Exactly one week after protests rocked his school’s hallways and front steps, Mike Prato, the president of John F. Kennedy Catholic High School is out – for now.

Seattle Archbishop Paul D. Etienne requested that Prato take a leave of absence until the end of the school year, according to a Tuesday announcement from the Seattle Archdiocese’s Office for Catholic Schools.

The archbishop’s move “was out of respect and concern for” Prato, the announcement said. The archbishop named Father Bryan Dolejsi as interim president, effective immediately. An archdiocese spokeswoman stressed that Prato was not fired.

The news followed days of widespread media attention and protests at the school over the resignation of two teachers who were engaged to same-sex partners. Teachers who work at schools affiliated with the archdiocese are required to sign a contract that the school can revoke “if the teacher’s life-style is incompatible with Catholic moral values or if his/her conduct is at variance with Catholic teaching.”

Many who protested last week in front of the school and the Seattle Archdiocese office said church doctrine on same-sex partnerships is outdated. They also questioned whether the church would enforce the contract against employees who deviate from Catholic teachings in other ways.

In a letter to the school staff, Etienne acknowledged the protesters indirectly. “It is abundantly clear to me that our Catholic schools are serving a much broader community than in the past,” he wrote. He added that he was creating a special task force to examine how to apply “universal church teaching locally.”


The teachers’ resignations seemed abrupt to those who learned about them last week, but the action was in the works for some time, their attorney Shannon McMinimee said. In the fall, the teachers, Michelle Beattie and Paul Danforth, told the Burien school they planned to marry their same-sex partners. The archdiocese, through the school administration, then relayed that their contracts would not be renewed for the next year, McMinimee said.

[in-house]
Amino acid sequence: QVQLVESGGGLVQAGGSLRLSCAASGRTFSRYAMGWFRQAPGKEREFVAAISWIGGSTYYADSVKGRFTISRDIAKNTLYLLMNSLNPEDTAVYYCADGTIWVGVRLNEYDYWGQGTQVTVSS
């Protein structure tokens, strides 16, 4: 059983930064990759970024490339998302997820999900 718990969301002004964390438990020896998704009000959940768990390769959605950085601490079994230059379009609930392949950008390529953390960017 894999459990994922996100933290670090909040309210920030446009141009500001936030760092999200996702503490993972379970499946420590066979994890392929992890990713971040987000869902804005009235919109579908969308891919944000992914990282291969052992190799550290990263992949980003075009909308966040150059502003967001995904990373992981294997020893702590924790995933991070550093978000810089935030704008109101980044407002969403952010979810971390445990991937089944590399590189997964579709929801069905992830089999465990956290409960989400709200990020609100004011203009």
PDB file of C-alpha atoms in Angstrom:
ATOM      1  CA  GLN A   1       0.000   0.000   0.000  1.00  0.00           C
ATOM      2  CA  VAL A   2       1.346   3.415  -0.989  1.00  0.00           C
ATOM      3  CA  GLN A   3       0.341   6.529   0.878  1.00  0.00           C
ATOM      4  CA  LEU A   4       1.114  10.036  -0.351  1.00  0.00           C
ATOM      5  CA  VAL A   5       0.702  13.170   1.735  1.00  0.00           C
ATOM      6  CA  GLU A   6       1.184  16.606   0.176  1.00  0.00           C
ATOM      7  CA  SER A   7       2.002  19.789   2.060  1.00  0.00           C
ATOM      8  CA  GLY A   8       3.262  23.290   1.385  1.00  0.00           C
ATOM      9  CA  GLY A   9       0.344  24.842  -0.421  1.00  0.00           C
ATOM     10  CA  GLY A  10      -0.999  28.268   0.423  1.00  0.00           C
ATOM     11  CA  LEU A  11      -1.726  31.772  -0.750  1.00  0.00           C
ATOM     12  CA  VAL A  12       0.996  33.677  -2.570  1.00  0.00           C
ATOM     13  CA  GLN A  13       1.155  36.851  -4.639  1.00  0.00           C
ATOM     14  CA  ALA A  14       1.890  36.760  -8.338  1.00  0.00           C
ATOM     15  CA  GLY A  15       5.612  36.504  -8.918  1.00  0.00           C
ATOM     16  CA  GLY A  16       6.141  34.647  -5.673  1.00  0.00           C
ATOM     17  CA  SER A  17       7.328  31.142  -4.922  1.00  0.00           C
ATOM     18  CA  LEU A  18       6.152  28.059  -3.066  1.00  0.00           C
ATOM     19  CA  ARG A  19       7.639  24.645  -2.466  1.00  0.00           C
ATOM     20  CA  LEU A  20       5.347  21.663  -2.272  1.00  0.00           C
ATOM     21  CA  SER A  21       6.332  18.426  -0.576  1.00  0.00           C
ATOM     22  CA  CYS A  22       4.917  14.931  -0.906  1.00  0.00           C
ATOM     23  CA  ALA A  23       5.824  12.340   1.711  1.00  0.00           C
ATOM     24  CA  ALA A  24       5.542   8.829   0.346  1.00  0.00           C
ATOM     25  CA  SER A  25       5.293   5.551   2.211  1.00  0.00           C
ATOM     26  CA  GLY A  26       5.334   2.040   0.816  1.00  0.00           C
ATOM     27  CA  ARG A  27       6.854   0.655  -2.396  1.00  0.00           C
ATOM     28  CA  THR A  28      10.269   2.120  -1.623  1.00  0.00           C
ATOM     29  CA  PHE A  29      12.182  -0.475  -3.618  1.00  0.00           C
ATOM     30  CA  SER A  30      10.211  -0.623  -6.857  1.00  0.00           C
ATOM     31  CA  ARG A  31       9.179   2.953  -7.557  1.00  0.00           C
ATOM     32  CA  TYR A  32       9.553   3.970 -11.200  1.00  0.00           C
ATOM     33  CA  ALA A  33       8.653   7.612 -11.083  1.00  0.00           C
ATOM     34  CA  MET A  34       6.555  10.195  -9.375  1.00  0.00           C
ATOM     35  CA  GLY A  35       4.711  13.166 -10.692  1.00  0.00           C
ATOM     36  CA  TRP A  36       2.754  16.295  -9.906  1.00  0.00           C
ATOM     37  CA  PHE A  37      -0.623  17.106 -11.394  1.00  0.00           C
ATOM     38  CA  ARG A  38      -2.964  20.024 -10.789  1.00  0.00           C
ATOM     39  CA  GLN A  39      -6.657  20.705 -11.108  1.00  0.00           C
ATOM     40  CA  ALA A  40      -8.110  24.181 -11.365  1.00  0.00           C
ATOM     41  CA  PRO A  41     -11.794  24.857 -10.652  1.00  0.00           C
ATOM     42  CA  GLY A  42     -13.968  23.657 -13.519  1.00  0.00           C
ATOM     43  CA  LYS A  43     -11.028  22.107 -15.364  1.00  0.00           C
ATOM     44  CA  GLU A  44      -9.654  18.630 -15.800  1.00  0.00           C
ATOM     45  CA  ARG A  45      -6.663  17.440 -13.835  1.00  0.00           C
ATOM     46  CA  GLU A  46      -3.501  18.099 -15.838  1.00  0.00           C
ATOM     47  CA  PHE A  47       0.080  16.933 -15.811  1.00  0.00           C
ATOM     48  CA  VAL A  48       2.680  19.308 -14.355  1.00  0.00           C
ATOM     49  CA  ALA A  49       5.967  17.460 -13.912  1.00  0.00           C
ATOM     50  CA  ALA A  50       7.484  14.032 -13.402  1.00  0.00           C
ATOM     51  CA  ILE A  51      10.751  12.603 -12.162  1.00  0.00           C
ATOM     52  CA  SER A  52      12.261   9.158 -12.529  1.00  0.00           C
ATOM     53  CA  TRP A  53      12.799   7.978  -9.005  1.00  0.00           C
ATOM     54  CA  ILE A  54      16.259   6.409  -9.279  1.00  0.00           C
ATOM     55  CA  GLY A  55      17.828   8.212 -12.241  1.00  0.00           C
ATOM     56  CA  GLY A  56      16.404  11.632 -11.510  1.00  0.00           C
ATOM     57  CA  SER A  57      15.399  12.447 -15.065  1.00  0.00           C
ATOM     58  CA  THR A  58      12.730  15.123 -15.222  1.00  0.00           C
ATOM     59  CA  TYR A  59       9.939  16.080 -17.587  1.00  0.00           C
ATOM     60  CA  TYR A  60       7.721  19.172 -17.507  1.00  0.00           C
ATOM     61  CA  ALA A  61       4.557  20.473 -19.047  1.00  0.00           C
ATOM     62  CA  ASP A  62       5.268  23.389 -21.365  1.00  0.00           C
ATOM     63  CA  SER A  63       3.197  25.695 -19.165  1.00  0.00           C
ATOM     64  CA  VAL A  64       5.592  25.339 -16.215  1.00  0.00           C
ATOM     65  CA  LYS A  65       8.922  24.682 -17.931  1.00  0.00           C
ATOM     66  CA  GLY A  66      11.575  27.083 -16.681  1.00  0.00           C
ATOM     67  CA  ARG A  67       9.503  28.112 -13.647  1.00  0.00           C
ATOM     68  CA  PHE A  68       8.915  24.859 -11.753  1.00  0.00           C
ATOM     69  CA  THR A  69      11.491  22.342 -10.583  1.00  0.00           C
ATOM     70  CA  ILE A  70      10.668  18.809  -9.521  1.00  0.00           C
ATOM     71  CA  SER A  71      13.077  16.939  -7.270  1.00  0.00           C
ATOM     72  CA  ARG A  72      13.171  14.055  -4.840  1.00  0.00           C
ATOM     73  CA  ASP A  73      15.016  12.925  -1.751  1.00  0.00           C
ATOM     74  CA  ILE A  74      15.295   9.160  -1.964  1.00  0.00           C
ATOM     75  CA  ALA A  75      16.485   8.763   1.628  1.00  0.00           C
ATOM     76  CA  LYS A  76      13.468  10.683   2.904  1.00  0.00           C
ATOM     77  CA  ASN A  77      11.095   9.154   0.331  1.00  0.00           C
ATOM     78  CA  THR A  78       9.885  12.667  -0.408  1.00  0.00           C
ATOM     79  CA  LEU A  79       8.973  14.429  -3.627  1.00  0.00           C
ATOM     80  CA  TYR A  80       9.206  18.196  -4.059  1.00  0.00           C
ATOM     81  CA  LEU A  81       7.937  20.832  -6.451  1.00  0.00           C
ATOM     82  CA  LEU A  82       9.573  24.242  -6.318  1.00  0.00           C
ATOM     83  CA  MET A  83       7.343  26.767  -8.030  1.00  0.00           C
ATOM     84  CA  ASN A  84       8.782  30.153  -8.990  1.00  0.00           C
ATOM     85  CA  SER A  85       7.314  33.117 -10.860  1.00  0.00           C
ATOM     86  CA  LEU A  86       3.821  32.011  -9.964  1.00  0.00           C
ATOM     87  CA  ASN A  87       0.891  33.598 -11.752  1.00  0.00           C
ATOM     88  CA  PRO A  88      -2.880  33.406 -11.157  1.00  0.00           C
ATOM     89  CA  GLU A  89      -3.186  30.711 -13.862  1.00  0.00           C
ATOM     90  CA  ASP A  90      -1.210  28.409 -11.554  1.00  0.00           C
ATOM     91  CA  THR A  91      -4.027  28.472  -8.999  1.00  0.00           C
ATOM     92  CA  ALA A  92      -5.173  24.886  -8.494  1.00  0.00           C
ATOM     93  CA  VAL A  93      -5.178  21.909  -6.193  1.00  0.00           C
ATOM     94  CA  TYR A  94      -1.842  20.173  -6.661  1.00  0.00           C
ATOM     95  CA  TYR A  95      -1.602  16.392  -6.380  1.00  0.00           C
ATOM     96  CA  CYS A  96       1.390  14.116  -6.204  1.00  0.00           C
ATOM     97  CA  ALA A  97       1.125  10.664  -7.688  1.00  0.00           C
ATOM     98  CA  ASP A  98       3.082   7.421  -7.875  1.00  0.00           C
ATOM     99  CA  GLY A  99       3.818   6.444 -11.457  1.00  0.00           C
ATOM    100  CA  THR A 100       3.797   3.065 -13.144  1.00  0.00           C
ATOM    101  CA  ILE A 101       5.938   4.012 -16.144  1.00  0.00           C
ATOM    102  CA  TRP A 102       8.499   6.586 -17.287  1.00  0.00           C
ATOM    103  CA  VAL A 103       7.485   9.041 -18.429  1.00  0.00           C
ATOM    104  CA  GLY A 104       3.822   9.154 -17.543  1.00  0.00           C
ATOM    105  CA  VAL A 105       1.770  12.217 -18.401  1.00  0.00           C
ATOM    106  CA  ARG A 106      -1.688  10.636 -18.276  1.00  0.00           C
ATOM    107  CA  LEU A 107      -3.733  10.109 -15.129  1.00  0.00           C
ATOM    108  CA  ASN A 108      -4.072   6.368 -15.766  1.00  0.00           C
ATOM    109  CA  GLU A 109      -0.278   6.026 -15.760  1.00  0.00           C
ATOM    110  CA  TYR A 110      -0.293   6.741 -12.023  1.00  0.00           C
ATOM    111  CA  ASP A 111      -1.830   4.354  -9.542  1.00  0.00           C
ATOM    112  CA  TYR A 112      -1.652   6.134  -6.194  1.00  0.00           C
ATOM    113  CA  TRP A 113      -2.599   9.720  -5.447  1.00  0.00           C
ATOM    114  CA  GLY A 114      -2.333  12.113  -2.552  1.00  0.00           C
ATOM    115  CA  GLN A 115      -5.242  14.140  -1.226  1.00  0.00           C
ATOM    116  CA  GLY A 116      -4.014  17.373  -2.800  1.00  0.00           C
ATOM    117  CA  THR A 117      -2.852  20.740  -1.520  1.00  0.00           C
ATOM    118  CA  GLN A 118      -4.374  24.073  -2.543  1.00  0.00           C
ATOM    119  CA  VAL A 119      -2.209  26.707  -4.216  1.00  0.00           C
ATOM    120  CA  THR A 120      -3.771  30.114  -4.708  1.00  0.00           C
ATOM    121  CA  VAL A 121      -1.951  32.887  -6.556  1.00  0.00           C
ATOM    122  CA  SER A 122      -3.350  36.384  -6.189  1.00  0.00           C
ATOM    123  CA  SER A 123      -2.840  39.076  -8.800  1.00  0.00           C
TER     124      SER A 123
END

McMinimee said the teachers are “pleased to see that there is potential for reach and important change moving forward.”

“They are proud of the students who so eloquently and passionately advocated for change,” McMinimee wrote in a text message.

Last week, thousands mobilized online and in person demanding the reinstatement of the teachers and a public apology. A GoFundMe campaign had raised more than $36,000 in donations to help the teachers who resigned.

As of Tuesday evening, parents and students were still making sense of the personnel news. Some took to a Facebook group that formed around the protests to wonder whether Prato’s leave was just a way to placate the public after the backlash against the resignations.

Others gave the church the benefit of the doubt. Kim Ahlf, a parent of two Kennedy Catholic students, said she was “hopeful” because of how quickly the archbishop moved and the tone of his letter, but she’s still “not sure what to make of it.”


Aidan McMahan, a senior at Kennedy, said he was “happy, but not satisfied,” adding that he would like to see other administrators at the school leave too. The school has been quiet since the protests, he said, but students are planning more activities to keep attention on the issue.

“Kennedy pushes us to be leaders in our communities,” said McMahan. “I don’t think they were expecting us to use those skills on them.”

In his letter to staff, the archbishop said he was listening. “I have heard your voices and read your letters,” he wrote. Dolejsi and the superintendent of Catholic Schools, Kristin Dixon, went to the school and “listened to the concerns of the teachers and staff” last Friday. Dolejsi was previously a chaplain at Kennedy Catholic.

“We as a church need to understand that people in our culture are coming to Catholic schools with various expectations” the archbishop said in the letter. “However, we must remind everyone why Catholic schools exist. Our primary mission is to form people with the mind and heart of Jesus Christ.”

Helen McClenahan, a spokeswoman for the archdiocese, said the plan as of now is for Prato to come back next school year.

“This has been a very stressful situation and out of care and concern for Mike Prato and the school community this action was taken,” she wrote in an email. “It’s important for people to know that he was not terminated.”

Prato could not be reached for comment.

KUOW reported that the school’s admission director stepped down; as of Tuesday evening, she wasn’t listed on Kennedy Catholic’s staff directory.